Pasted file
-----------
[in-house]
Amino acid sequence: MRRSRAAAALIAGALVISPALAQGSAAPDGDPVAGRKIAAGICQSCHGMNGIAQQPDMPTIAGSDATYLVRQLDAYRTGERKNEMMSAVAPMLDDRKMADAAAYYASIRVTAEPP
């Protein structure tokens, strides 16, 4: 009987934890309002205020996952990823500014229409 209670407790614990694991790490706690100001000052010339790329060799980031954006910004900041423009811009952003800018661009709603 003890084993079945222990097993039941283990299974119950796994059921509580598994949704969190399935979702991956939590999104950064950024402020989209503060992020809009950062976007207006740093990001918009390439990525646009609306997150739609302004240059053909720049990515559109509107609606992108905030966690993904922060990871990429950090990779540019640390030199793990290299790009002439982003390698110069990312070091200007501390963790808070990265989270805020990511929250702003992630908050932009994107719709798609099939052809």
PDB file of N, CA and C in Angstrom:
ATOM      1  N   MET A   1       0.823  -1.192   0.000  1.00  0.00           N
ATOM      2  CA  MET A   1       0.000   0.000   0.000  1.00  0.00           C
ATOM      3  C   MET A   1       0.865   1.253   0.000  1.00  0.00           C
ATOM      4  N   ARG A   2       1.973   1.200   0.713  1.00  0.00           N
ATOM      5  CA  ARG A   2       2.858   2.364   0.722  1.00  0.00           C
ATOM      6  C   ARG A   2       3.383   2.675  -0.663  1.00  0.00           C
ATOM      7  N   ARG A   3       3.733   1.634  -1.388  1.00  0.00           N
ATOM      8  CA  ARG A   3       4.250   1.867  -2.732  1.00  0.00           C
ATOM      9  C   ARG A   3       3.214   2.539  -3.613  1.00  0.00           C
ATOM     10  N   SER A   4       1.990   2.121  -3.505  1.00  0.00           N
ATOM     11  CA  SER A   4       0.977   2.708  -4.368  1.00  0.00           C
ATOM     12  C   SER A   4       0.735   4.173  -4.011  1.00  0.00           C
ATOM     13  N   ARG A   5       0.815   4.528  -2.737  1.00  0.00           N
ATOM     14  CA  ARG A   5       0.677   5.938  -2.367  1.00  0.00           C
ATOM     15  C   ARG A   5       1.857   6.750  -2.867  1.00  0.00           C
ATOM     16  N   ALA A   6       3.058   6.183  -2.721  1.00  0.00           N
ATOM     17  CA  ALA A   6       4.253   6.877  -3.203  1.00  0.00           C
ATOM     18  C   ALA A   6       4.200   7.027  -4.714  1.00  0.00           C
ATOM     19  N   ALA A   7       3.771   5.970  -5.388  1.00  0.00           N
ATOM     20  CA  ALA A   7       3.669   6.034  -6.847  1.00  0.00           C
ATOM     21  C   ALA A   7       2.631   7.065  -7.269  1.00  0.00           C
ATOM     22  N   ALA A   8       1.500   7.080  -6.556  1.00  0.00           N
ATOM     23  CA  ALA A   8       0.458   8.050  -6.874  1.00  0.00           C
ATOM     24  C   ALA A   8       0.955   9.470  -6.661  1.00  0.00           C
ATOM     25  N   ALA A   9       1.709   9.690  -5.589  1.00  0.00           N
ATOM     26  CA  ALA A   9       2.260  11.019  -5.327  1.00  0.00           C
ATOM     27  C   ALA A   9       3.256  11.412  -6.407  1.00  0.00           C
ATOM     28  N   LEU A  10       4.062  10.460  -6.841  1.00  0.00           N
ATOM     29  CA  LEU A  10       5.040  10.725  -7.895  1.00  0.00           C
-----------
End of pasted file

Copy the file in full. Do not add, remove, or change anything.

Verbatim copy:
[in-house]
Amino acid sequence: MRRSRAAAALIAGALVISPALAQGSAAPDGDPVAGRKIAAGICQSCHGMNGIAQQPDMPTIAGSDATYLVRQLDAYRTGERKNEMMSAVAPMLDDRKMADAAAYYASIRVTAEPP
């Protein structure tokens, strides 16, 4: 009987934890309002205020996952990823500014229409 209670407790614990694991790490706690100001000052010339790329060799980031954006910004900041423009811009952003800018661009709603 003890084993079945222990097993039941283990299974119950796994059921509580598994949704969190399935979702991956939590999104950064950024402020989209503060992020809009950062976007207006740093990001918009390439990525646009609306997150739609302004240059053909720049990515559109509107609606992108905030966690993904922060990871990429950090990779540019640390030199793990290299790009002439982003390698110069990312070091200007501390963790808070990265989270805020990511929250702003992630908050932009994107719709798609099939052809």
PDB file of N, CA and C in Angstrom:
ATOM      1  N   MET A   1       0.823  -1.192   0.000  1.00  0.00           N
ATOM      2  CA  MET A   1       0.000   0.000   0.000  1.00  0.00           C
ATOM      3  C   MET A   1       0.865   1.253   0.000  1.00  0.00           C
ATOM      4  N   ARG A   2       1.973   1.200   0.713  1.00  0.00           N
ATOM      5  CA  ARG A   2       2.858   2.364   0.722  1.00  0.00           C
ATOM      6  C   ARG A   2       3.383   2.675  -0.663  1.00  0.00           C
ATOM      7  N   ARG A   3       3.733   1.634  -1.388  1.00  0.00           N
ATOM      8  CA  ARG A   3       4.250   1.867  -2.732  1.00  0.00           C
ATOM      9  C   ARG A   3       3.214   2.539  -3.613  1.00  0.00           C
ATOM     10  N   SER A   4       1.990   2.121  -3.505  1.00  0.00           N
ATOM     11  CA  SER A   4       0.977   2.708  -4.368  1.00  0.00           C
ATOM     12  C   SER A   4       0.735   4.173  -4.011  1.00  0.00           C
ATOM     13  N   ARG A   5       0.815   4.528  -2.737  1.00  0.00           N
ATOM     14  CA  ARG A   5       0.677   5.938  -2.367  1.00  0.00           C
ATOM     15  C   ARG A   5       1.857   6.750  -2.867  1.00  0.00           C
ATOM     16  N   ALA A   6       3.058   6.183  -2.721  1.00  0.00           N
ATOM     17  CA  ALA A   6       4.253   6.877  -3.203  1.00  0.00           C
ATOM     18  C   ALA A   6       4.200   7.027  -4.714  1.00  0.00           C
ATOM     19  N   ALA A   7       3.771   5.970  -5.388  1.00  0.00           N
ATOM     20  CA  ALA A   7       3.669   6.034  -6.847  1.00  0.00           C
ATOM     21  C   ALA A   7       2.631   7.065  -7.269  1.00  0.00           C
ATOM     22  N   ALA A   8       1.500   7.080  -6.556  1.00  0.00           N
ATOM     23  CA  ALA A   8       0.458   8.050  -6.874  1.00  0.00           C
ATOM     24  C   ALA A   8       0.955   9.470  -6.661  1.00  0.00           C
ATOM     25  N   ALA A   9       1.709   9.690  -5.589  1.00  0.00           N
ATOM     26  CA  ALA A   9       2.260  11.019  -5.327  1.00  0.00           C
ATOM     27  C   ALA A   9       3.256  11.412  -6.407  1.00  0.00           C
ATOM     28  N   LEU A  10       4.062  10.460  -6.841  1.00  0.00           N
ATOM     29  CA  LEU A  10       5.040  10.725  -7.895  1.00  0.00           C